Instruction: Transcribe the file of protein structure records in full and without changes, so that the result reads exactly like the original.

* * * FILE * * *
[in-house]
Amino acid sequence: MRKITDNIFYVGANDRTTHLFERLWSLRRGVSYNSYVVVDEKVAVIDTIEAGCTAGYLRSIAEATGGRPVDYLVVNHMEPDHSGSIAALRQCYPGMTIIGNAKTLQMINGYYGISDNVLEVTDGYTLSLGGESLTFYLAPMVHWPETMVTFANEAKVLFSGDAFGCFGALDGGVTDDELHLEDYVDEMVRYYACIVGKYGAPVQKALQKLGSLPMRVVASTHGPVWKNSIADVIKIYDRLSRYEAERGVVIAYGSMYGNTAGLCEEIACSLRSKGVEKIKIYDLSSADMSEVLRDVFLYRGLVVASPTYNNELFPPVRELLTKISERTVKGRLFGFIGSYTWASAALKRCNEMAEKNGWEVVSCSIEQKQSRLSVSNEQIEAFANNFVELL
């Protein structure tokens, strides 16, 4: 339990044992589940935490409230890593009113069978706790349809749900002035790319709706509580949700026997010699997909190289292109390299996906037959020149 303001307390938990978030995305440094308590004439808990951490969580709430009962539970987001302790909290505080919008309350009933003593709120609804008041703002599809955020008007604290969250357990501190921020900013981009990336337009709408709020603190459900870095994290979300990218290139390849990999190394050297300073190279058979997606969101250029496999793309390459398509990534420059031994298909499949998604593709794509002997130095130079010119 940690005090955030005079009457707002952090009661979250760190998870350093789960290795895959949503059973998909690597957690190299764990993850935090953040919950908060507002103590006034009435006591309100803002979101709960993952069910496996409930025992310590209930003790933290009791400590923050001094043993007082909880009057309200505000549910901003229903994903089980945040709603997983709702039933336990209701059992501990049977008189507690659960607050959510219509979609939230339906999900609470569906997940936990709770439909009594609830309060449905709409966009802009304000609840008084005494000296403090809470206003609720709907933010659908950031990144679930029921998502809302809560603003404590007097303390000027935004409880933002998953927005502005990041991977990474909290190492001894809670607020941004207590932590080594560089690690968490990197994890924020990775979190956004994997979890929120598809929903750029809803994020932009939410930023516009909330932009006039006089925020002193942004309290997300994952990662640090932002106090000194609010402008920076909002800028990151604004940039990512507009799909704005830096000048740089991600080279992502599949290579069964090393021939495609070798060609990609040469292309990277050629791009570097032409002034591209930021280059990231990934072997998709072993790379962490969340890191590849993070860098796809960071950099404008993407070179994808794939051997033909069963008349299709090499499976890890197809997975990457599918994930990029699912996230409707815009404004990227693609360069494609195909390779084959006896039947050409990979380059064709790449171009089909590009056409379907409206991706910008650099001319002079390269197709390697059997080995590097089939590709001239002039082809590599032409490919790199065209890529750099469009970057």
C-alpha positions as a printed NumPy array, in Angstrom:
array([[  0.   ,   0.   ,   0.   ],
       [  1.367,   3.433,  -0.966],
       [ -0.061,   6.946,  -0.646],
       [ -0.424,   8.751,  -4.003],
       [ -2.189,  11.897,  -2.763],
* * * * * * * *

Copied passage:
[in-house]
Amino acid sequence: MRKITDNIFYVGANDRTTHLFERLWSLRRGVSYNSYVVVDEKVAVIDTIEAGCTAGYLRSIAEATGGRPVDYLVVNHMEPDHSGSIAALRQCYPGMTIIGNAKTLQMINGYYGISDNVLEVTDGYTLSLGGESLTFYLAPMVHWPETMVTFANEAKVLFSGDAFGCFGALDGGVTDDELHLEDYVDEMVRYYACIVGKYGAPVQKALQKLGSLPMRVVASTHGPVWKNSIADVIKIYDRLSRYEAERGVVIAYGSMYGNTAGLCEEIACSLRSKGVEKIKIYDLSSADMSEVLRDVFLYRGLVVASPTYNNELFPPVRELLTKISERTVKGRLFGFIGSYTWASAALKRCNEMAEKNGWEVVSCSIEQKQSRLSVSNEQIEAFANNFVELL
């Protein structure tokens, strides 16, 4: 339990044992589940935490409230890593009113069978706790349809749900002035790319709706509580949700026997010699997909190289292109390299996906037959020149 303001307390938990978030995305440094308590004439808990951490969580709430009962539970987001302790909290505080919008309350009933003593709120609804008041703002599809955020008007604290969250357990501190921020900013981009990336337009709408709020603190459900870095994290979300990218290139390849990999190394050297300073190279058979997606969101250029496999793309390459398509990534420059031994298909499949998604593709794509002997130095130079010119 940690005090955030005079009457707002952090009661979250760190998870350093789960290795895959949503059973998909690597957690190299764990993850935090953040919950908060507002103590006034009435006591309100803002979101709960993952069910496996409930025992310590209930003790933290009791400590923050001094043993007082909880009057309200505000549910901003229903994903089980945040709603997983709702039933336990209701059992501990049977008189507690659960607050959510219509979609939230339906999900609470569906997940936990709770439909009594609830309060449905709409966009802009304000609840008084005494000296403090809470206003609720709907933010659908950031990144679930029921998502809302809560603003404590007097303390000027935004409880933002998953927005502005990041991977990474909290190492001894809670607020941004207590932590080594560089690690968490990197994890924020990775979190956004994997979890929120598809929903750029809803994020932009939410930023516009909330932009006039006089925020002193942004309290997300994952990662640090932002106090000194609010402008920076909002800028990151604004940039990512507009799909704005830096000048740089991600080279992502599949290579069964090393021939495609070798060609990609040469292309990277050629791009570097032409002034591209930021280059990231990934072997998709072993790379962490969340890191590849993070860098796809960071950099404008993407070179994808794939051997033909069963008349299709090499499976890890197809997975990457599918994930990029699912996230409707815009404004990227693609360069494609195909390779084959006896039947050409990979380059064709790449171009089909590009056409379907409206991706910008650099001319002079390269197709390697059997080995590097089939590709001239002039082809590599032409490919790199065209890529750099469009970057």
C-alpha positions as a printed NumPy array, in Angstrom:
array([[  0.   ,   0.   ,   0.   ],
       [  1.367,   3.433,  -0.966],
       [ -0.061,   6.946,  -0.646],
       [ -0.424,   8.751,  -4.003],
       [ -2.189,  11.897,  -2.763],